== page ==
Agnikul Cosmos, the space tech startup incubated at the Indian Institute of Technology Madras, will apply for a patent for its full-scale, second-stage engine Agnilet, which it claims is the world’s first single-piece 3D-printed rocket engine. This means it’s been made in one shot without the thousands of parts that are typically assembled in a conventional rocket engine.
Agnikul Cosmos said that the Chennai facility will use additive manufacturing technology to build 3D printed rocket engines, and will be used to produce engines for its own in-house rockets.
Srinath Ravichandran, chief executive of Agnikul Cosmos, said that the facility presently has the capacity to build two rocket engines from scratch, every week. This will allow the factory to produce eight engines every month, and build the number of engines required to launch Agnibaan – its two-stage launch vehicle, expected to launch by the end of the year.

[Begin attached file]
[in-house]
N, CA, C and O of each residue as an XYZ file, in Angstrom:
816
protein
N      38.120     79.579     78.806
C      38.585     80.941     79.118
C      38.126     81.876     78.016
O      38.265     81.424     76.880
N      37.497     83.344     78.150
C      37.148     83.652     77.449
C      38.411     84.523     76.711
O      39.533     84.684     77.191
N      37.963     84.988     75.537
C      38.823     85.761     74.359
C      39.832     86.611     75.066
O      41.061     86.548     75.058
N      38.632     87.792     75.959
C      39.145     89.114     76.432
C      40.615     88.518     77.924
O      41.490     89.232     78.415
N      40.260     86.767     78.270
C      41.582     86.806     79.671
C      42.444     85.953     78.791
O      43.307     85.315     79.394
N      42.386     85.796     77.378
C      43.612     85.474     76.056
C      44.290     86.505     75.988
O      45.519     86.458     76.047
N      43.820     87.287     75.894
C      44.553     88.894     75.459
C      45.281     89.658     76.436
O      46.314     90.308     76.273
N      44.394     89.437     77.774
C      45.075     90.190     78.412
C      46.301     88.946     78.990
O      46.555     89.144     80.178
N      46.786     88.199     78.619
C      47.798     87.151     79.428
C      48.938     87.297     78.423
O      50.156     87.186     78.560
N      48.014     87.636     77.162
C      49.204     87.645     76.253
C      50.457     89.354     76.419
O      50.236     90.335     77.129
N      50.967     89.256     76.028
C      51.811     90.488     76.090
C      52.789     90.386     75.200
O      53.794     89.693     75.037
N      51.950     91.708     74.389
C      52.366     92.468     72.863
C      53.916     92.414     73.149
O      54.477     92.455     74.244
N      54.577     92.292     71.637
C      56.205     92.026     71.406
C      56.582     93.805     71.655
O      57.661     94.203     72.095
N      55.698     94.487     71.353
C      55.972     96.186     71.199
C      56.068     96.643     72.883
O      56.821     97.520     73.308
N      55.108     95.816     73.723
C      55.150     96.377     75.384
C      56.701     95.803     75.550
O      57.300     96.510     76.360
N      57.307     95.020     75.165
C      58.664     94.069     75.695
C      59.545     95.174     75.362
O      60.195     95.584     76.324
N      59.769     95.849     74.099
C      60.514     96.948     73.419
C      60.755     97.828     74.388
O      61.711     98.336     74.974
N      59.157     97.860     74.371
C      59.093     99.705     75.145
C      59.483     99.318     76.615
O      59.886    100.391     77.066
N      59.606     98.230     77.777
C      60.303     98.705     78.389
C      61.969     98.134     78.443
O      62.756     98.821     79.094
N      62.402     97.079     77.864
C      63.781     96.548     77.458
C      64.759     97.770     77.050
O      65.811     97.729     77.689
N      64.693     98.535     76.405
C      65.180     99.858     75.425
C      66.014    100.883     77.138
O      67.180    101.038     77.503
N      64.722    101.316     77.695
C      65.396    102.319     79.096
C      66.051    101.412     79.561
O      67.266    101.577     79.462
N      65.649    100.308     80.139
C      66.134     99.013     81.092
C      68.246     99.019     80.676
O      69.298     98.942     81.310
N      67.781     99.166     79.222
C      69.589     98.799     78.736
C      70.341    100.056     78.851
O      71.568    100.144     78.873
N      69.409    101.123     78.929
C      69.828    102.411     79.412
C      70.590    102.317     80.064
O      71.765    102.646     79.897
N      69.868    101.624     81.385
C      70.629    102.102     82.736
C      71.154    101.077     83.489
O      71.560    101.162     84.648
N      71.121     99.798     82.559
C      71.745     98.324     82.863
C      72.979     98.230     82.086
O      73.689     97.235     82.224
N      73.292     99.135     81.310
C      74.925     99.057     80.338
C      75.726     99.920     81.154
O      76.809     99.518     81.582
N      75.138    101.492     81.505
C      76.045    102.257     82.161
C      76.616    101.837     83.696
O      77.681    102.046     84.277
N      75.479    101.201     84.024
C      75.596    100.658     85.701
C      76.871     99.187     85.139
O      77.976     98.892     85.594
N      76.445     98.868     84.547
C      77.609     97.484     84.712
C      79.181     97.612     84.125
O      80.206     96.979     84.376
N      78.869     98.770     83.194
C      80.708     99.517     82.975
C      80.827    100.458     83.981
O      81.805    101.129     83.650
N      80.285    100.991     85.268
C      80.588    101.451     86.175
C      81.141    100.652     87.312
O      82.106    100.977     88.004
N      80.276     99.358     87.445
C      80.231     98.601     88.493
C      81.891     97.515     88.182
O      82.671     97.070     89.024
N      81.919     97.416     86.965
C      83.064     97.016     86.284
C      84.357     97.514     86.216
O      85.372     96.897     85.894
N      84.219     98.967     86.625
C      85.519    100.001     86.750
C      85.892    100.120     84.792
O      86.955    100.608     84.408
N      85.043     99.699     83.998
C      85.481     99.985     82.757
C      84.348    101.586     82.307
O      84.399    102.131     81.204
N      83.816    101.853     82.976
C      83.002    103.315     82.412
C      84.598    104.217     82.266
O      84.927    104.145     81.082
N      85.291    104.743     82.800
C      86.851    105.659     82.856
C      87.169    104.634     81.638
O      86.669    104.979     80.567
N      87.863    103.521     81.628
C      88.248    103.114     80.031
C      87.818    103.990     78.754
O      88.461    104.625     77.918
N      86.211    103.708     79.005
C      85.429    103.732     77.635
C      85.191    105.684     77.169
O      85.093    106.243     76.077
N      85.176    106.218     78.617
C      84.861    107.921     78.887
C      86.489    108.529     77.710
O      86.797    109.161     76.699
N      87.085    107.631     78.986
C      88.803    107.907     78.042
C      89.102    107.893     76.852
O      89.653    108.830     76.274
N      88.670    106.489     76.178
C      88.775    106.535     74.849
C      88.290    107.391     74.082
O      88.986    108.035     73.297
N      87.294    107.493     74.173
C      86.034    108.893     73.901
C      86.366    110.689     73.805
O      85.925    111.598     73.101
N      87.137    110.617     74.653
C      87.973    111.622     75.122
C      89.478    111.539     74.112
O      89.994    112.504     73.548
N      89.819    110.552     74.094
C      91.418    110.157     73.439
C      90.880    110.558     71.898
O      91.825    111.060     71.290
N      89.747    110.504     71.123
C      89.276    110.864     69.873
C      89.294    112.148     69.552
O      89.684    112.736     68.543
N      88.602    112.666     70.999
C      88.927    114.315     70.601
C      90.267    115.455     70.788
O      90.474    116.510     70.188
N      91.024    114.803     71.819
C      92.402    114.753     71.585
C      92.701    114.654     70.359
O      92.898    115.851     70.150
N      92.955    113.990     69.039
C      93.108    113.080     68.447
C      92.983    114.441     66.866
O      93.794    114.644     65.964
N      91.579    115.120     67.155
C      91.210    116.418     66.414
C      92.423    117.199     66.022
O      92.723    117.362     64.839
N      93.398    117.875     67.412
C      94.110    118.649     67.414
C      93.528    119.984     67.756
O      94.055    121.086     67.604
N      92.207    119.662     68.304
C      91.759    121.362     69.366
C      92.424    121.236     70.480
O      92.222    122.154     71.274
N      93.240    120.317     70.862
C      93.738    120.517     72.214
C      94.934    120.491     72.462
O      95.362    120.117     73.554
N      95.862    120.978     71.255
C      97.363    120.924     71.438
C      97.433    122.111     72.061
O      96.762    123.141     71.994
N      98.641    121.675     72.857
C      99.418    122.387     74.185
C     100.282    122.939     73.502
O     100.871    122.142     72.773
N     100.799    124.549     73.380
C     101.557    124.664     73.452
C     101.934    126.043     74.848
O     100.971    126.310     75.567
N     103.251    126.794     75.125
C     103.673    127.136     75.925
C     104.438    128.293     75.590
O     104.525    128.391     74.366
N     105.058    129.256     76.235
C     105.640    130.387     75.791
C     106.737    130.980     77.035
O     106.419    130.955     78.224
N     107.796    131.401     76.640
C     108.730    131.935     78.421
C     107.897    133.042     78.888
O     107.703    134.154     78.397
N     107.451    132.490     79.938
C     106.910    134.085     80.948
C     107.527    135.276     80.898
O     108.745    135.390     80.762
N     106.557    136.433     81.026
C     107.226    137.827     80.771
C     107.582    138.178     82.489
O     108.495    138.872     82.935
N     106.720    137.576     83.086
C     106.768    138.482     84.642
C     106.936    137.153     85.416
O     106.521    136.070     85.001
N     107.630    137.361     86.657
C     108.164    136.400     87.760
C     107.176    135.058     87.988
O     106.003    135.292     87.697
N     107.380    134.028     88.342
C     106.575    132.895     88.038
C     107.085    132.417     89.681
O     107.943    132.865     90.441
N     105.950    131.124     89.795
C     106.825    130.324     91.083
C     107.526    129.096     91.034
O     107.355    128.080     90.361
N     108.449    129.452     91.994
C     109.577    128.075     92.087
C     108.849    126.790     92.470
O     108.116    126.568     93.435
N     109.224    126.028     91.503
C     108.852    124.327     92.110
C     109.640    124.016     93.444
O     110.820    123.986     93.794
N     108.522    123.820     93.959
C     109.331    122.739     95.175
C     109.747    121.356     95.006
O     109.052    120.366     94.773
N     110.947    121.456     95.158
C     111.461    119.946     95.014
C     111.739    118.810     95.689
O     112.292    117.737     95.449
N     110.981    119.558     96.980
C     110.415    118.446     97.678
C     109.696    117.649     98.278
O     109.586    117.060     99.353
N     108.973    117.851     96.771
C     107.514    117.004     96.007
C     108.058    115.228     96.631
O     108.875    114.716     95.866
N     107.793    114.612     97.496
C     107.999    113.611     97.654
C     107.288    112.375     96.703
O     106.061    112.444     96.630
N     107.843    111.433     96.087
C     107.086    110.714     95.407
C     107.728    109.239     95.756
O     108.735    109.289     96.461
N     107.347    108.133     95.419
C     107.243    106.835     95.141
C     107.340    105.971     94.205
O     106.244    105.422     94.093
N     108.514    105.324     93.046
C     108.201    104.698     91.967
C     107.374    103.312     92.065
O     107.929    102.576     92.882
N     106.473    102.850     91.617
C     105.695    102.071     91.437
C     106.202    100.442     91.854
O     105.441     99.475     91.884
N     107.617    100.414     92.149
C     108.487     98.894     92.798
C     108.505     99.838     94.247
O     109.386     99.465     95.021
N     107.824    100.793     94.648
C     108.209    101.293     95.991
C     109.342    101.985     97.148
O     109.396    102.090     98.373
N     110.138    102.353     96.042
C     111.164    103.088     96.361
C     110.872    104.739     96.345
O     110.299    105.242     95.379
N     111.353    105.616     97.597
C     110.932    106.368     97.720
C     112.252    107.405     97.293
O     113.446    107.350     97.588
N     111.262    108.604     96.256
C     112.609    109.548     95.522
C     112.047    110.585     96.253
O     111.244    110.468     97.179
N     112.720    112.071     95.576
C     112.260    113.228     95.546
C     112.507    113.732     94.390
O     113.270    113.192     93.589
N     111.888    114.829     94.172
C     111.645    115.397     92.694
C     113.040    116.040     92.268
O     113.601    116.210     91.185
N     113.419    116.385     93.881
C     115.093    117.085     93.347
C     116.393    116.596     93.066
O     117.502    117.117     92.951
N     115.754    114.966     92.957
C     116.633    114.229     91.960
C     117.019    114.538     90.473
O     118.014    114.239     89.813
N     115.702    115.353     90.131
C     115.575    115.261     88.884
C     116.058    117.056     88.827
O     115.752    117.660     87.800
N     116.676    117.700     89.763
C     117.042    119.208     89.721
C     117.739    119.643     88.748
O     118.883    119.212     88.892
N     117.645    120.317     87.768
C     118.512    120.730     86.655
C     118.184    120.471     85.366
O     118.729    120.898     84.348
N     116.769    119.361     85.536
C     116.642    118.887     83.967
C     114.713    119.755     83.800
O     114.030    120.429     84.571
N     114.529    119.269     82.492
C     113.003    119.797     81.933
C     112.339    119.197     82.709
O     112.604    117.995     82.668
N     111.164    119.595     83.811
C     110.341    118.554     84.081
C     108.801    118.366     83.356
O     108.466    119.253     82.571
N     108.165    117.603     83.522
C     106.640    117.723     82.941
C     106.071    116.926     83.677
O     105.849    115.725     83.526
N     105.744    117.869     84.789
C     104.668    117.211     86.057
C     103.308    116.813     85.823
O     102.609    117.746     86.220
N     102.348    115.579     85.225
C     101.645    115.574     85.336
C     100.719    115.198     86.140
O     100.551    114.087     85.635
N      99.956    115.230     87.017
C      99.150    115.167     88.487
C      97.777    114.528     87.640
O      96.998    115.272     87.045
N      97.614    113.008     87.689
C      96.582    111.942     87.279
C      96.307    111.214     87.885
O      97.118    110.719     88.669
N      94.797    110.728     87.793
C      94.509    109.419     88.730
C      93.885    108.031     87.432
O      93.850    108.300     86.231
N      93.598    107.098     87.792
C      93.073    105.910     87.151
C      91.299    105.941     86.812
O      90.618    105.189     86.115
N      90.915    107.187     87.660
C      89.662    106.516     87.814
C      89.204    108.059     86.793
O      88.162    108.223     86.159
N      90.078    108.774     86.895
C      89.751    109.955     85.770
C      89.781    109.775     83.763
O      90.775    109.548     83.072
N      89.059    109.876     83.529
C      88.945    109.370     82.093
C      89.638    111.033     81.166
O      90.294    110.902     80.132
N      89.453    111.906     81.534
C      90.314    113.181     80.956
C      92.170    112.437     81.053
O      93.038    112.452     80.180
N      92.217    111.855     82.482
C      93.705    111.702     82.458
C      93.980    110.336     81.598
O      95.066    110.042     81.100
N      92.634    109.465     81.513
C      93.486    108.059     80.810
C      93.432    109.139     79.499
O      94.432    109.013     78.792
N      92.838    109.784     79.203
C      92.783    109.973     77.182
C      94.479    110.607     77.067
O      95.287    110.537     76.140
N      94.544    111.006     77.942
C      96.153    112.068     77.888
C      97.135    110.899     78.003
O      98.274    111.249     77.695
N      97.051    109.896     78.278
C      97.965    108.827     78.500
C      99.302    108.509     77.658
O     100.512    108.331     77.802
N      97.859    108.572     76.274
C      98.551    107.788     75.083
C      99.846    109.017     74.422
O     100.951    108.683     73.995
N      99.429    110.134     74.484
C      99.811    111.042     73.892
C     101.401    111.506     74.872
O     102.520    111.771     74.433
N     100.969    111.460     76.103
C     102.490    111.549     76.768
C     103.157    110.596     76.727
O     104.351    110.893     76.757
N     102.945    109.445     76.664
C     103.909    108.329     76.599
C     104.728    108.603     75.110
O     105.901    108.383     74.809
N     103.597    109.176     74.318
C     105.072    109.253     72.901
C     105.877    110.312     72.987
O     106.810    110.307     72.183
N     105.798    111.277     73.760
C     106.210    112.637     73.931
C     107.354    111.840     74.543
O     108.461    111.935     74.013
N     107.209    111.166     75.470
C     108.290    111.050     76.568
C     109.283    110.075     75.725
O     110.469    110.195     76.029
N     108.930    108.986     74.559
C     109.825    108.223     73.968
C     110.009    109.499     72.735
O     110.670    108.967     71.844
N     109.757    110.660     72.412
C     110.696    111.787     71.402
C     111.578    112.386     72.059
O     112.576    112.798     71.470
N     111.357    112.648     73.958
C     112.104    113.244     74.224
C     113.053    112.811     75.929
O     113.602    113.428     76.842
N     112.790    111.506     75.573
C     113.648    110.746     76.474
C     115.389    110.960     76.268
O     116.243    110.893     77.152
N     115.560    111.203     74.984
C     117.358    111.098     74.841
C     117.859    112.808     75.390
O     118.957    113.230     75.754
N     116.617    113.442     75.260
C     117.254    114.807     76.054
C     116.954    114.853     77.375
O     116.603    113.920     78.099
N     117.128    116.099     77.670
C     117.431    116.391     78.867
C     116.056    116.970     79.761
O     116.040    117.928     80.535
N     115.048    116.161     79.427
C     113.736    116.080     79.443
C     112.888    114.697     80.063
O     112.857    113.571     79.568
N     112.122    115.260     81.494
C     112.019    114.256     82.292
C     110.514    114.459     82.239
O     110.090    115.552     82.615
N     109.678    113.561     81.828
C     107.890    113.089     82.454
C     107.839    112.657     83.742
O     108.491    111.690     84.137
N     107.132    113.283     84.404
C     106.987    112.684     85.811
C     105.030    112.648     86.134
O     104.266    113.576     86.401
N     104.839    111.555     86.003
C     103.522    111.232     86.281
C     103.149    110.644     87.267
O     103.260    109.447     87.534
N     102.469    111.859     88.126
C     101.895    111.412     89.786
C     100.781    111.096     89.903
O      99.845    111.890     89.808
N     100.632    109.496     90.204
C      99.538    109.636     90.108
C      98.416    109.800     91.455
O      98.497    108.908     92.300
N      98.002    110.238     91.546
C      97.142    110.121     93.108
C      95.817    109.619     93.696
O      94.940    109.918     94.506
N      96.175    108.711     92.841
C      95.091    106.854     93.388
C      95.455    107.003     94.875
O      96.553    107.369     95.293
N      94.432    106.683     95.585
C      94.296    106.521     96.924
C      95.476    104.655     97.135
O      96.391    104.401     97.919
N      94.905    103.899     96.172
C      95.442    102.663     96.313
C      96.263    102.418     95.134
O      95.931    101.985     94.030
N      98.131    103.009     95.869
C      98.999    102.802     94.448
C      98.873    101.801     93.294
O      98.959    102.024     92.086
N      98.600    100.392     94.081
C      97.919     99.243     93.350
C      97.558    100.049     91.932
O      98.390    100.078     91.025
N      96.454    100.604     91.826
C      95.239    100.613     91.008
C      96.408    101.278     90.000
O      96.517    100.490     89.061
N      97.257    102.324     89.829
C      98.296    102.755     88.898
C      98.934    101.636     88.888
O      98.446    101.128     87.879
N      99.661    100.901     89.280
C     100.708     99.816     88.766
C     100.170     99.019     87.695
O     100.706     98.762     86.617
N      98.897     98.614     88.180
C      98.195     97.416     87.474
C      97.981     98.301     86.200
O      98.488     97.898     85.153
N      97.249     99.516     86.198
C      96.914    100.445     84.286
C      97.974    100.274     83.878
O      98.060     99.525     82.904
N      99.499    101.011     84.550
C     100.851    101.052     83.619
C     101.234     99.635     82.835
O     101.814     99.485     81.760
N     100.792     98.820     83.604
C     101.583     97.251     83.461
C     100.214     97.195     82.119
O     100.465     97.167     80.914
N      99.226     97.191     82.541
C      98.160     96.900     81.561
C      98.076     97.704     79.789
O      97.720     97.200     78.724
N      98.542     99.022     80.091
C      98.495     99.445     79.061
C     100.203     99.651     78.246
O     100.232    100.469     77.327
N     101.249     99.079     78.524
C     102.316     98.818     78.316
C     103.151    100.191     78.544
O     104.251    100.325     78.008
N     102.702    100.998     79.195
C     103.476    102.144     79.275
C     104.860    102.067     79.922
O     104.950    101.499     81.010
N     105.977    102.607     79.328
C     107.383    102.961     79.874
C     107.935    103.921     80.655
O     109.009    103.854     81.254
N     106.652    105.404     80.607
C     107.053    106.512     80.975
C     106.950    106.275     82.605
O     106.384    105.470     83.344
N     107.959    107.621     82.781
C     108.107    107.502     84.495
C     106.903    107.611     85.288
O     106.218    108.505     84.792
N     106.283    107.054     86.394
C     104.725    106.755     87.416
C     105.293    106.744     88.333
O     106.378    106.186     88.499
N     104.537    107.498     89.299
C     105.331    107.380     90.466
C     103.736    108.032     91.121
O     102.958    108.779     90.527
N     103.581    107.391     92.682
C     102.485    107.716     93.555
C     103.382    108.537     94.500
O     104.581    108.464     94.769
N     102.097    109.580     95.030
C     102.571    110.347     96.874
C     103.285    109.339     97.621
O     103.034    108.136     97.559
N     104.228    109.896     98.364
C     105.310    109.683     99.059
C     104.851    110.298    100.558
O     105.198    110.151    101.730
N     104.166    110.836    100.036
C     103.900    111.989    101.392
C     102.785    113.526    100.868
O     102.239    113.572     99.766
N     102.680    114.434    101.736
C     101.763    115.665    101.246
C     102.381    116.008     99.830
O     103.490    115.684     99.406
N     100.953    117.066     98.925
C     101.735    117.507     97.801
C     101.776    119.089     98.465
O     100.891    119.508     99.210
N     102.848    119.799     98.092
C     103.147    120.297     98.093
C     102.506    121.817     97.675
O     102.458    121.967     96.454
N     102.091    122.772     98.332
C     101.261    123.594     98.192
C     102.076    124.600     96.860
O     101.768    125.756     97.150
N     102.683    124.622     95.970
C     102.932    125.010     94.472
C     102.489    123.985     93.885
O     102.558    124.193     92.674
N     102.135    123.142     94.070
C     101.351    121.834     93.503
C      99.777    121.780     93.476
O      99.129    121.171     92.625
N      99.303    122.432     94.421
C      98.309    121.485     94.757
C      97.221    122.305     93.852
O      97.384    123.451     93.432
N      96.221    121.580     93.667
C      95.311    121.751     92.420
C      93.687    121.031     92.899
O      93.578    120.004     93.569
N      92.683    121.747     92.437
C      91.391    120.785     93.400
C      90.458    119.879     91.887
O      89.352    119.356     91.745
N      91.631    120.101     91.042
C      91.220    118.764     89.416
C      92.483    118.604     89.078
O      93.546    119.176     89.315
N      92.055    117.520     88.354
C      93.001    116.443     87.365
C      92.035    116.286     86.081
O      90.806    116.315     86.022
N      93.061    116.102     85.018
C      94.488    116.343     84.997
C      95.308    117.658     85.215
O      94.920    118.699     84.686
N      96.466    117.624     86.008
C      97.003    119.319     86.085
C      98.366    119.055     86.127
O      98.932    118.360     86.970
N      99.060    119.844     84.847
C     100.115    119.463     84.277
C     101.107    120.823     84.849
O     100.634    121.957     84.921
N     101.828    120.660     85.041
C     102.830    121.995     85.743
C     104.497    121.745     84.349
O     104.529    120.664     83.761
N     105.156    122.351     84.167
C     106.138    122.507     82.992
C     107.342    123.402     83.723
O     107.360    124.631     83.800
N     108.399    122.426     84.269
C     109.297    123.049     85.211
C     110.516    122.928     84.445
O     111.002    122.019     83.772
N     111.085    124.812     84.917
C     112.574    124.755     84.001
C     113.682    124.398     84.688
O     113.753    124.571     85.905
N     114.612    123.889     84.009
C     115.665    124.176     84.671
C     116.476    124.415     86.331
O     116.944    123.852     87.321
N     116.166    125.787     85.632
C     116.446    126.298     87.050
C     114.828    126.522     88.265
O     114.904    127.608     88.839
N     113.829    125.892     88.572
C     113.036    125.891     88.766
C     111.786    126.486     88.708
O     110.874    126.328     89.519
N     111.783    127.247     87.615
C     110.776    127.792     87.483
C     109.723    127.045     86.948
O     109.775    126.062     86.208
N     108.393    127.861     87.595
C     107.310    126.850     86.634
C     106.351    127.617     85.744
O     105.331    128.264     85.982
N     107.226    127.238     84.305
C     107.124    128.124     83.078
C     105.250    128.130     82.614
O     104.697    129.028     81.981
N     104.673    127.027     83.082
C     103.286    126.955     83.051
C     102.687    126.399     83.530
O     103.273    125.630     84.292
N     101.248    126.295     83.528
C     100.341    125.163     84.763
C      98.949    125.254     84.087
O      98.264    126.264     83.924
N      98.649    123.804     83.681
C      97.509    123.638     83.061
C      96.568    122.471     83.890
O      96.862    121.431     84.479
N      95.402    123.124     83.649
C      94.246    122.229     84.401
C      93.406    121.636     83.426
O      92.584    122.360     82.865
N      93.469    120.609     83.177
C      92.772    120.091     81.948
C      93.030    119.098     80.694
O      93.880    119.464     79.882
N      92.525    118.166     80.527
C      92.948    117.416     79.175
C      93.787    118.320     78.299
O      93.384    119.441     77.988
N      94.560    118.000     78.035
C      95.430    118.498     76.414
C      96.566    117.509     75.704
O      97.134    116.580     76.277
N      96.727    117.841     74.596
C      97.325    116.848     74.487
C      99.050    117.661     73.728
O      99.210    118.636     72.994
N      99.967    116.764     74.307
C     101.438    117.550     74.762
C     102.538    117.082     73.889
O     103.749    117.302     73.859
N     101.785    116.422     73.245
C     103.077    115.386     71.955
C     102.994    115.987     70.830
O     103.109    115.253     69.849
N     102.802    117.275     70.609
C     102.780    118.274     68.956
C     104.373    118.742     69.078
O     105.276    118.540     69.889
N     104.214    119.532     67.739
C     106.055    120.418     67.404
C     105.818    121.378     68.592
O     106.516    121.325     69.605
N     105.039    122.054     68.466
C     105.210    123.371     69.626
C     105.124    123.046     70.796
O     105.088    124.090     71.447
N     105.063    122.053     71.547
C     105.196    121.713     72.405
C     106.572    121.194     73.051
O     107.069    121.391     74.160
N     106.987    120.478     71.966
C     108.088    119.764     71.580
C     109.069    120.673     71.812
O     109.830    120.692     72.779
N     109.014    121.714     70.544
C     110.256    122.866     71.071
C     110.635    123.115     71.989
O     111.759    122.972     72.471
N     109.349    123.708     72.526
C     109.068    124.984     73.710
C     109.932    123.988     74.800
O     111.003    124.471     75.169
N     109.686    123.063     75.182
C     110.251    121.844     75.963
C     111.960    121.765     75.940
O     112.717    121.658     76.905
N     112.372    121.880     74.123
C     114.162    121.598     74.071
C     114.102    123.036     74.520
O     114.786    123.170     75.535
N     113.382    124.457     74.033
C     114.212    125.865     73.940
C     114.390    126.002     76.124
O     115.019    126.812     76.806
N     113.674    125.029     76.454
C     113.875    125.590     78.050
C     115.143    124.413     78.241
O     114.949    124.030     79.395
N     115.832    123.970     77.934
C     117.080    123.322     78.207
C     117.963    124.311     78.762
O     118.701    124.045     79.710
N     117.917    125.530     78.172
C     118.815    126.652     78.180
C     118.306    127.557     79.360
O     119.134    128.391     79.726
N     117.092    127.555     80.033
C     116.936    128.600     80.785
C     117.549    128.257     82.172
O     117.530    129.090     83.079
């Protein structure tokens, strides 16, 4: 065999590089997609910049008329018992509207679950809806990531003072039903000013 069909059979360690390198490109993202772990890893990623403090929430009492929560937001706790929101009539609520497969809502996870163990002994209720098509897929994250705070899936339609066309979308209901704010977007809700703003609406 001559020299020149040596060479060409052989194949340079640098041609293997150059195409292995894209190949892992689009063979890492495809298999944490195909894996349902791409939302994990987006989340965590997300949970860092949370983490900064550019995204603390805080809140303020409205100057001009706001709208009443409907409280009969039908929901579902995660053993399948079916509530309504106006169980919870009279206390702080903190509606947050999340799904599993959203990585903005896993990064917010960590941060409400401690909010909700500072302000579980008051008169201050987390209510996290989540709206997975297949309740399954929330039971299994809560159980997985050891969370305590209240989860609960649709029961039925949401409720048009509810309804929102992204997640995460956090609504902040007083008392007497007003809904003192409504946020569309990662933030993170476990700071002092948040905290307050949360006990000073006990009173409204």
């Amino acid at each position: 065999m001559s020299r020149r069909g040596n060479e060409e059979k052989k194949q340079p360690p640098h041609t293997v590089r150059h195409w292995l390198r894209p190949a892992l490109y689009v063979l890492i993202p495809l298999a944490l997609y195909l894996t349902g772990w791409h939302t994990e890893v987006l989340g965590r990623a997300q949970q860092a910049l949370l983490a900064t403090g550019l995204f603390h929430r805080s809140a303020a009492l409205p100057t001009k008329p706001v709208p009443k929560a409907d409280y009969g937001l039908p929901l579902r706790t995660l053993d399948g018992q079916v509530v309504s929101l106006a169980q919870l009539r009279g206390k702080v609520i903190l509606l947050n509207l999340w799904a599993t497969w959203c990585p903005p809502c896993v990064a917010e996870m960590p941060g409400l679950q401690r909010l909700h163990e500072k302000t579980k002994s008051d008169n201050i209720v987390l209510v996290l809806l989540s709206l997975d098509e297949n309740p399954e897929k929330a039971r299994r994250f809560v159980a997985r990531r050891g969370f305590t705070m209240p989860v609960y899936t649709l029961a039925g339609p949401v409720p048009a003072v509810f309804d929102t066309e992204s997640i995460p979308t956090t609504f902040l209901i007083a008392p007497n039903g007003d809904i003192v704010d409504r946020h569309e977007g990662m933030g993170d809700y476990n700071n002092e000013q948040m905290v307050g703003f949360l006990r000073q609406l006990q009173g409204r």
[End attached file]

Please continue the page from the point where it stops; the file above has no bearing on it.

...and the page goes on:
The company said that it already has partners who are preparing small-sized satellites to be launched on the Agnibaan rockets, and the factory will address this demand. Agnibaan is an ultra-light launch vehicle that is lighter than the Indian Space Research Organisation (ISRO)’s upcoming small, light commercial rocket – the Small Satellite Launch Vehicle (SSLV). While the SSLV can carry payloads of around 300kg, Agnibaan will be able to carry payloads of up to 100kg to low Earth orbits (LEOs) of up to 700km above Earth.
The 10,000-square-foot facility is located at IIT-Madras Research Park. It will have a 400mm x 400mm x 400mm metal 3D-printer from EOS that will enable end-to-end manufacturing of a rocket engine under one roof